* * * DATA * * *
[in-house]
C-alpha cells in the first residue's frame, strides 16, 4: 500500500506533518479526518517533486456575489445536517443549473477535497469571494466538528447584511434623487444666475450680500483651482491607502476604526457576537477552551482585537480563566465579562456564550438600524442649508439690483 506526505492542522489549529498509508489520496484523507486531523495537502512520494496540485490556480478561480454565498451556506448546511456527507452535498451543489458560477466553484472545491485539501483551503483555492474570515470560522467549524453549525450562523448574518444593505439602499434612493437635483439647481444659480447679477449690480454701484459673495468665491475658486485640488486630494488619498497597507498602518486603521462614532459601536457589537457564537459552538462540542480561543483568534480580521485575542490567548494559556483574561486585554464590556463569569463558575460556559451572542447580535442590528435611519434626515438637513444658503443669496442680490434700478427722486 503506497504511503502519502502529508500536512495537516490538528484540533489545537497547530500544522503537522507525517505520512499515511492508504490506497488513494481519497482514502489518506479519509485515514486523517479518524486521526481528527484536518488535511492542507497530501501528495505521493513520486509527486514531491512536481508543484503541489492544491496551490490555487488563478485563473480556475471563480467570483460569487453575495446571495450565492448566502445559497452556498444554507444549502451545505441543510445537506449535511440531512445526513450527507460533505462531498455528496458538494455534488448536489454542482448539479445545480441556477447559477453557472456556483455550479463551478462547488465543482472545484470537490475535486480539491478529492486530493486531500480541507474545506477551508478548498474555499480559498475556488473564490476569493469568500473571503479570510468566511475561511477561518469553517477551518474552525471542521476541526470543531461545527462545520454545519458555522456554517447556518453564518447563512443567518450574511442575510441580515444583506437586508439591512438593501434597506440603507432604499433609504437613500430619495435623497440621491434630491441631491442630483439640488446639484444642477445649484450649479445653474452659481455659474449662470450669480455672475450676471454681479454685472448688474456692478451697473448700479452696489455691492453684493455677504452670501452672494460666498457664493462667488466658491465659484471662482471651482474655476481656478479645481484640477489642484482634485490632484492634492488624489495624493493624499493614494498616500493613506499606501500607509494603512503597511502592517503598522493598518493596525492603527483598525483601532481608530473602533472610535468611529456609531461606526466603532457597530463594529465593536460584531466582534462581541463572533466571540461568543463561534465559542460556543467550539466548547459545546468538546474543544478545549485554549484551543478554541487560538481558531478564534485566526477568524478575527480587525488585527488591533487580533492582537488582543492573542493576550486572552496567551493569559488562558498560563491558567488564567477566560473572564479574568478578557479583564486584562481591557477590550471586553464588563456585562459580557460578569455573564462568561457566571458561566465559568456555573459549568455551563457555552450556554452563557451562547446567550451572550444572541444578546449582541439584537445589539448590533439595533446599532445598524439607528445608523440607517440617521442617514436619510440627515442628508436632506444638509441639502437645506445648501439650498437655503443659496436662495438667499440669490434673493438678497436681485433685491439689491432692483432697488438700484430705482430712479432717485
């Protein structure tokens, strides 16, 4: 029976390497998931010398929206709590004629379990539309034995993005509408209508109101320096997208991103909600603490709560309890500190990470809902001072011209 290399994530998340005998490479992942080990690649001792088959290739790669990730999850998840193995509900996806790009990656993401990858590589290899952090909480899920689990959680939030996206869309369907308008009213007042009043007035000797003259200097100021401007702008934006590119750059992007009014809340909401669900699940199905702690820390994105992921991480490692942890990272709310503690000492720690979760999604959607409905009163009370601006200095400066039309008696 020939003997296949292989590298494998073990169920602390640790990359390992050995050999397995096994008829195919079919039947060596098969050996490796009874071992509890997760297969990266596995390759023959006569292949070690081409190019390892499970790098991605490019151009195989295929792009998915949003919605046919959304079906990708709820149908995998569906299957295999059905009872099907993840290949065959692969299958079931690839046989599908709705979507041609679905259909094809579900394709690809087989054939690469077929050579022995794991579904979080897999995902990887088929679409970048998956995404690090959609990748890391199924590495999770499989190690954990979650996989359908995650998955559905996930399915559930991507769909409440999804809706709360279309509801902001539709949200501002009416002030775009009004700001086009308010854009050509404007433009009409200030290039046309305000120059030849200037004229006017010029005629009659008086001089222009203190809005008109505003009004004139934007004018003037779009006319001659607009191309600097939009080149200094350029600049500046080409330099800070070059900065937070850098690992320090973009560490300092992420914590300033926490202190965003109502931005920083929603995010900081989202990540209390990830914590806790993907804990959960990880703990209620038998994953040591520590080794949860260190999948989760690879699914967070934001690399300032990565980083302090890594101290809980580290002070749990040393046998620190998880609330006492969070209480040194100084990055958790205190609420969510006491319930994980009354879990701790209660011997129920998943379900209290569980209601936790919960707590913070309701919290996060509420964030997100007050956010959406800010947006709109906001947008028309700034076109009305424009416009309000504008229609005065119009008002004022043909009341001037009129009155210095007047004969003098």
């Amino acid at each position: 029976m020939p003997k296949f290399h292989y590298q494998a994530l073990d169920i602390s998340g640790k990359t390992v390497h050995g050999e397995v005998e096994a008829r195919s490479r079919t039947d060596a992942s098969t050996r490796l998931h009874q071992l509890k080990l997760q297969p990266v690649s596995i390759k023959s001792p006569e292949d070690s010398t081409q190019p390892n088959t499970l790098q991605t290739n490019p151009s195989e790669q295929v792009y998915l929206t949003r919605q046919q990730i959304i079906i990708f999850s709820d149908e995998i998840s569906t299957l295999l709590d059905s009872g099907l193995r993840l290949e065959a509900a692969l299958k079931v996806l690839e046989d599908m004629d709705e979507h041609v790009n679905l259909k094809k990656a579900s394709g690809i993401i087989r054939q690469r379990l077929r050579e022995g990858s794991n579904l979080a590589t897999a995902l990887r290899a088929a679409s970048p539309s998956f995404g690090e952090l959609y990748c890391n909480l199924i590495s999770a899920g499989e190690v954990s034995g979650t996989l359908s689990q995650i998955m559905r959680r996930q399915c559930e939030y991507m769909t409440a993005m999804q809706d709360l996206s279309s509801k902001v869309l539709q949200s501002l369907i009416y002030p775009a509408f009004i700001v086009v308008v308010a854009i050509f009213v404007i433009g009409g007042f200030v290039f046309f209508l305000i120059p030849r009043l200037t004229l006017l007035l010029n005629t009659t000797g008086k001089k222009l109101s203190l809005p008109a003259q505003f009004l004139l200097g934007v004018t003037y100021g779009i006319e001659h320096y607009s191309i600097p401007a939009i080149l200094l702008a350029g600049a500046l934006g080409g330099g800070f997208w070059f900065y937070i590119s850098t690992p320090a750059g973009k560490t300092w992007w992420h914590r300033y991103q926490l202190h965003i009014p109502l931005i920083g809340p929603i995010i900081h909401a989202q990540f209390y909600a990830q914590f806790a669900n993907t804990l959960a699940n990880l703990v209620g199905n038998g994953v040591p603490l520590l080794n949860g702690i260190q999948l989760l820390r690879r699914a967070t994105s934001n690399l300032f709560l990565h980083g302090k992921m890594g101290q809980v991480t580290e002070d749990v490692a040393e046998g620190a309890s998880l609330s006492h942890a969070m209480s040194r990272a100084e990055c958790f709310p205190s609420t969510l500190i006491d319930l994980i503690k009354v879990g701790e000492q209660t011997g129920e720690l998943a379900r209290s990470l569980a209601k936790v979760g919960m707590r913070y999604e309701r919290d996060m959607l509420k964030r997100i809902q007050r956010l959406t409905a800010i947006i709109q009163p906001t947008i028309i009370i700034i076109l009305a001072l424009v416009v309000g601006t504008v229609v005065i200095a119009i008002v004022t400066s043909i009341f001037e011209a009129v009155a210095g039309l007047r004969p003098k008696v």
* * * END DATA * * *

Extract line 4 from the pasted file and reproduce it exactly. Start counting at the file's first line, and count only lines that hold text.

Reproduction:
């Amino acid at each position: 029976m020939p003997k296949f290399h292989y590298q494998a994530l073990d169920i602390s998340g640790k990359t390992v390497h050995g050999e397995v005998e096994a008829r195919s490479r079919t039947d060596a992942s098969t050996r490796l998931h009874q071992l509890k080990l997760q297969p990266v690649s596995i390759k023959s001792p006569e292949d070690s010398t081409q190019p390892n088959t499970l790098q991605t290739n490019p151009s195989e790669q295929v792009y998915l929206t949003r919605q046919q990730i959304i079906i990708f999850s709820d149908e995998i998840s569906t299957l295999l709590d059905s009872g099907l193995r993840l290949e065959a509900a692969l299958k079931v996806l690839e046989d599908m004629d709705e979507h041609v790009n679905l259909k094809k990656a579900s394709g690809i993401i087989r054939q690469r379990l077929r050579e022995g990858s794991n579904l979080a590589t897999a995902l990887r290899a088929a679409s970048p539309s998956f995404g690090e952090l959609y990748c890391n909480l199924i590495s999770a899920g499989e190690v954990s034995g979650t996989l359908s689990q995650i998955m559905r959680r996930q399915c559930e939030y991507m769909t409440a993005m999804q809706d709360l996206s279309s509801k902001v869309l539709q949200s501002l369907i009416y002030p775009a509408f009004i700001v086009v308008v308010a854009i050509f009213v404007i433009g009409g007042f200030v290039f046309f209508l305000i120059p030849r009043l200037t004229l006017l007035l010029n005629t009659t000797g008086k001089k222009l109101s203190l809005p008109a003259q505003f009004l004139l200097g934007v004018t003037y100021g779009i006319e001659h320096y607009s191309i600097p401007a939009i080149l200094l702008a350029g600049a500046l934006g080409g330099g800070f997208w070059f900065y937070i590119s850098t690992p320090a750059g973009k560490t300092w992007w992420h914590r300033y991103q926490l202190h965003i009014p109502l931005i920083g809340p929603i995010i900081h909401a989202q990540f209390y909600a990830q914590f806790a669900n993907t804990l959960a699940n990880l703990v209620g199905n038998g994953v040591p603490l520590l080794n949860g702690i260190q999948l989760l820390r690879r699914a967070t994105s934001n690399l300032f709560l990565h980083g302090k992921m890594g101290q809980v991480t580290e002070d749990v490692a040393e046998g620190a309890s998880l609330s006492h942890a969070m209480s040194r990272a100084e990055c958790f709310p205190s609420t969510l500190i006491d319930l994980i503690k009354v879990g701790e000492q209660t011997g129920e720690l998943a379900r209290s990470l569980a209601k936790v979760g919960m707590r913070y999604e309701r919290d996060m959607l509420k964030r997100i809902q007050r956010l959406t409905a800010i947006i709109q009163p906001t947008i028309i009370i700034i076109l009305a001072l424009v416009v309000g601006t504008v229609v005065i200095a119009i008002v004022t400066s043909i009341f001037e011209a009129v009155a210095g039309l007047r004969p003098k008696v």